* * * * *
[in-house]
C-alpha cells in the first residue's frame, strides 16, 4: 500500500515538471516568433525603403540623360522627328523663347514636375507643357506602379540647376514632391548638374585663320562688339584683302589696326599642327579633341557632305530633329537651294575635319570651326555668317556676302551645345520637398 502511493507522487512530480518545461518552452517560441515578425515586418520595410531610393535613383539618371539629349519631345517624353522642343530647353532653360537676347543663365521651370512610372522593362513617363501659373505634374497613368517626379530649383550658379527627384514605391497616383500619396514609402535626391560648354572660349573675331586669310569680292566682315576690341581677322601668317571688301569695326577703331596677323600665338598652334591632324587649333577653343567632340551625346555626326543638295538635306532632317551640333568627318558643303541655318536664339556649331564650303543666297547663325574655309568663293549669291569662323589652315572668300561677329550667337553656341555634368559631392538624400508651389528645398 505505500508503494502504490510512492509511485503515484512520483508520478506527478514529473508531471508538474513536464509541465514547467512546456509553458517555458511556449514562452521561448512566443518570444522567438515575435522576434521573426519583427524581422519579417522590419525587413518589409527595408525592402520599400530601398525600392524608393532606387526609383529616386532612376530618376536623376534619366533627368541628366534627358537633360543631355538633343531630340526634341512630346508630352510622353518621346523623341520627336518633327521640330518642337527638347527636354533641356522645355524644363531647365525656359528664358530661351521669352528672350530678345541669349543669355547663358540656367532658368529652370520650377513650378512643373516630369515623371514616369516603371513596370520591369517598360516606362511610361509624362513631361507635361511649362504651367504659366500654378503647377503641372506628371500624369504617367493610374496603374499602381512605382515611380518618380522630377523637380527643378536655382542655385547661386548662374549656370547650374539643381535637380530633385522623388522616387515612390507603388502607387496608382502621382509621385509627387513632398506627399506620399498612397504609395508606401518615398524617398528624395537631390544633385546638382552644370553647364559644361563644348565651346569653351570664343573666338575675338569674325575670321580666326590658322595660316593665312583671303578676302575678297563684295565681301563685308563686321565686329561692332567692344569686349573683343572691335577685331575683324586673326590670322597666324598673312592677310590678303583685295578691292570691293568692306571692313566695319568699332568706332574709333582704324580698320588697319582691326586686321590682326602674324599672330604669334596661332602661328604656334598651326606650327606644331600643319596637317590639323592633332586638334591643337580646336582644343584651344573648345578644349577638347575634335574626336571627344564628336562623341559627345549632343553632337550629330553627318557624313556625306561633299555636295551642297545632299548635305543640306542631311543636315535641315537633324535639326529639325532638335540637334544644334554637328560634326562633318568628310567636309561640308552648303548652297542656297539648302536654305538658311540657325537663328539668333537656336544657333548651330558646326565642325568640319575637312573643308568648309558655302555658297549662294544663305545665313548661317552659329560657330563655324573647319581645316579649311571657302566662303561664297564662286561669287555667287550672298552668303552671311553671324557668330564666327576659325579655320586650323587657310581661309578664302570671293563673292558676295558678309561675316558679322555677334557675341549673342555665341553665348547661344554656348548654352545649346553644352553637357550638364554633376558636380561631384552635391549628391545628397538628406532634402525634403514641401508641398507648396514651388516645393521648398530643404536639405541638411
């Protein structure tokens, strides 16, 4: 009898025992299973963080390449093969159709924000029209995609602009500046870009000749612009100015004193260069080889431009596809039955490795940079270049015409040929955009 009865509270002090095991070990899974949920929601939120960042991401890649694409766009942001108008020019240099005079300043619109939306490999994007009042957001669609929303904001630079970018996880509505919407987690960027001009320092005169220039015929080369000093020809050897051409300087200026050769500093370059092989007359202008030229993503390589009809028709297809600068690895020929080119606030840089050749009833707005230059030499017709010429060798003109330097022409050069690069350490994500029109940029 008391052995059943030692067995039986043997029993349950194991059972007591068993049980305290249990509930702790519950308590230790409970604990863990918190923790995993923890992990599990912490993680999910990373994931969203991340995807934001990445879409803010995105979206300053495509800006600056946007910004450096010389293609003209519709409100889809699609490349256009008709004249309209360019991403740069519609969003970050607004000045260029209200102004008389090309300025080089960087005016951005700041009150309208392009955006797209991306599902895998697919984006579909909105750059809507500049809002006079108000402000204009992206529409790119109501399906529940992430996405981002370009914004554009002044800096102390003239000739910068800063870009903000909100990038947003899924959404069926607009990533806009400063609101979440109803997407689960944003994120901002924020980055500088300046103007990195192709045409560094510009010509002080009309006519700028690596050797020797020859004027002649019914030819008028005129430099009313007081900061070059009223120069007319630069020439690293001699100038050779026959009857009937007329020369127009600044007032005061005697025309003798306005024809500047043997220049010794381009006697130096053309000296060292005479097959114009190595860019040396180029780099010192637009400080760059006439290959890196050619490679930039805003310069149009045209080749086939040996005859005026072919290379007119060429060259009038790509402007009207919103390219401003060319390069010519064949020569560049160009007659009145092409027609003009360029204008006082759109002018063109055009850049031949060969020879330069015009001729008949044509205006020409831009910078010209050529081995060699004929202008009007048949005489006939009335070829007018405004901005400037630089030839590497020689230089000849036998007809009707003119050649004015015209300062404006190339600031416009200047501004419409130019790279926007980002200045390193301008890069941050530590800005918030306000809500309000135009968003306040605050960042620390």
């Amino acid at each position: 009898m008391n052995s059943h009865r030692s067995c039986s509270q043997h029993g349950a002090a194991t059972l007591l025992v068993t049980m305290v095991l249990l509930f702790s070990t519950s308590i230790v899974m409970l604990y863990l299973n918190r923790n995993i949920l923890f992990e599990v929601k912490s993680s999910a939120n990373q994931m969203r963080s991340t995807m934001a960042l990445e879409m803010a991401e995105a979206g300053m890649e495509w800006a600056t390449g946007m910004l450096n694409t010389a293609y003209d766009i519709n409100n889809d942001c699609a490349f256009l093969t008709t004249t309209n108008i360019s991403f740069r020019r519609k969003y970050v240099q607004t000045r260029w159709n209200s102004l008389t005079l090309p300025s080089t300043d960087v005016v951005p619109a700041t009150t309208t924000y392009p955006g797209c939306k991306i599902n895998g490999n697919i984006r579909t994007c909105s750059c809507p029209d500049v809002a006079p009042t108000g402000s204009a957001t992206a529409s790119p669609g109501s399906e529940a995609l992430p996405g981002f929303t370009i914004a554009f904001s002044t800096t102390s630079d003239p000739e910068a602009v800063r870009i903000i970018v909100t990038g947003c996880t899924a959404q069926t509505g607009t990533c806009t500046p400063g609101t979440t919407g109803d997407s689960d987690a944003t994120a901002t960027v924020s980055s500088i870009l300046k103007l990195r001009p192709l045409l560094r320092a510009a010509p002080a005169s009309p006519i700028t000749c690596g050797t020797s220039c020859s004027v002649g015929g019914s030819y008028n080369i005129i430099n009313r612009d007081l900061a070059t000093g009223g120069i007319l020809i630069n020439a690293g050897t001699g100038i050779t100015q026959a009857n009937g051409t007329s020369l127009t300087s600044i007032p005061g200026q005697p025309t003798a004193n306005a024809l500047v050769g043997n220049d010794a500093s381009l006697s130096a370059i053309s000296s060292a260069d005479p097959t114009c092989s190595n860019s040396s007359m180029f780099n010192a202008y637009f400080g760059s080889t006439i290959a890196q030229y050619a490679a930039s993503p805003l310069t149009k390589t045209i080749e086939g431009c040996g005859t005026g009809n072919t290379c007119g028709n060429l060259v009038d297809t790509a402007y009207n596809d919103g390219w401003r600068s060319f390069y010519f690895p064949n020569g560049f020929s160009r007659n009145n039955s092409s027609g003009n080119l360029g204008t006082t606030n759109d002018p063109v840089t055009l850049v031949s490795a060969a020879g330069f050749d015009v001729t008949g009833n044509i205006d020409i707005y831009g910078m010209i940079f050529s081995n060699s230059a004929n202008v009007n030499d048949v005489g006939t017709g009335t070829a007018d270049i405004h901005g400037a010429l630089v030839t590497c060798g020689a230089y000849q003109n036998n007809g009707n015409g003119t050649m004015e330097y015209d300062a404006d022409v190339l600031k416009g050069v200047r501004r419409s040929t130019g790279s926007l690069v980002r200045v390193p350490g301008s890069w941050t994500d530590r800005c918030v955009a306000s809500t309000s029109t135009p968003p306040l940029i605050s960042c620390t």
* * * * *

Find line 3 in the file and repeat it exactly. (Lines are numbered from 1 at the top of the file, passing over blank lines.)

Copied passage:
């Protein structure tokens, strides 16, 4: 009898025992299973963080390449093969159709924000029209995609602009500046870009000749612009100015004193260069080889431009596809039955490795940079270049015409040929955009 009865509270002090095991070990899974949920929601939120960042991401890649694409766009942001108008020019240099005079300043619109939306490999994007009042957001669609929303904001630079970018996880509505919407987690960027001009320092005169220039015929080369000093020809050897051409300087200026050769500093370059092989007359202008030229993503390589009809028709297809600068690895020929080119606030840089050749009833707005230059030499017709010429060798003109330097022409050069690069350490994500029109940029 008391052995059943030692067995039986043997029993349950194991059972007591068993049980305290249990509930702790519950308590230790409970604990863990918190923790995993923890992990599990912490993680999910990373994931969203991340995807934001990445879409803010995105979206300053495509800006600056946007910004450096010389293609003209519709409100889809699609490349256009008709004249309209360019991403740069519609969003970050607004000045260029209200102004008389090309300025080089960087005016951005700041009150309208392009955006797209991306599902895998697919984006579909909105750059809507500049809002006079108000402000204009992206529409790119109501399906529940992430996405981002370009914004554009002044800096102390003239000739910068800063870009903000909100990038947003899924959404069926607009990533806009400063609101979440109803997407689960944003994120901002924020980055500088300046103007990195192709045409560094510009010509002080009309006519700028690596050797020797020859004027002649019914030819008028005129430099009313007081900061070059009223120069007319630069020439690293001699100038050779026959009857009937007329020369127009600044007032005061005697025309003798306005024809500047043997220049010794381009006697130096053309000296060292005479097959114009190595860019040396180029780099010192637009400080760059006439290959890196050619490679930039805003310069149009045209080749086939040996005859005026072919290379007119060429060259009038790509402007009207919103390219401003060319390069010519064949020569560049160009007659009145092409027609003009360029204008006082759109002018063109055009850049031949060969020879330069015009001729008949044509205006020409831009910078010209050529081995060699004929202008009007048949005489006939009335070829007018405004901005400037630089030839590497020689230089000849036998007809009707003119050649004015015209300062404006190339600031416009200047501004419409130019790279926007980002200045390193301008890069941050530590800005918030306000809500309000135009968003306040605050960042620390």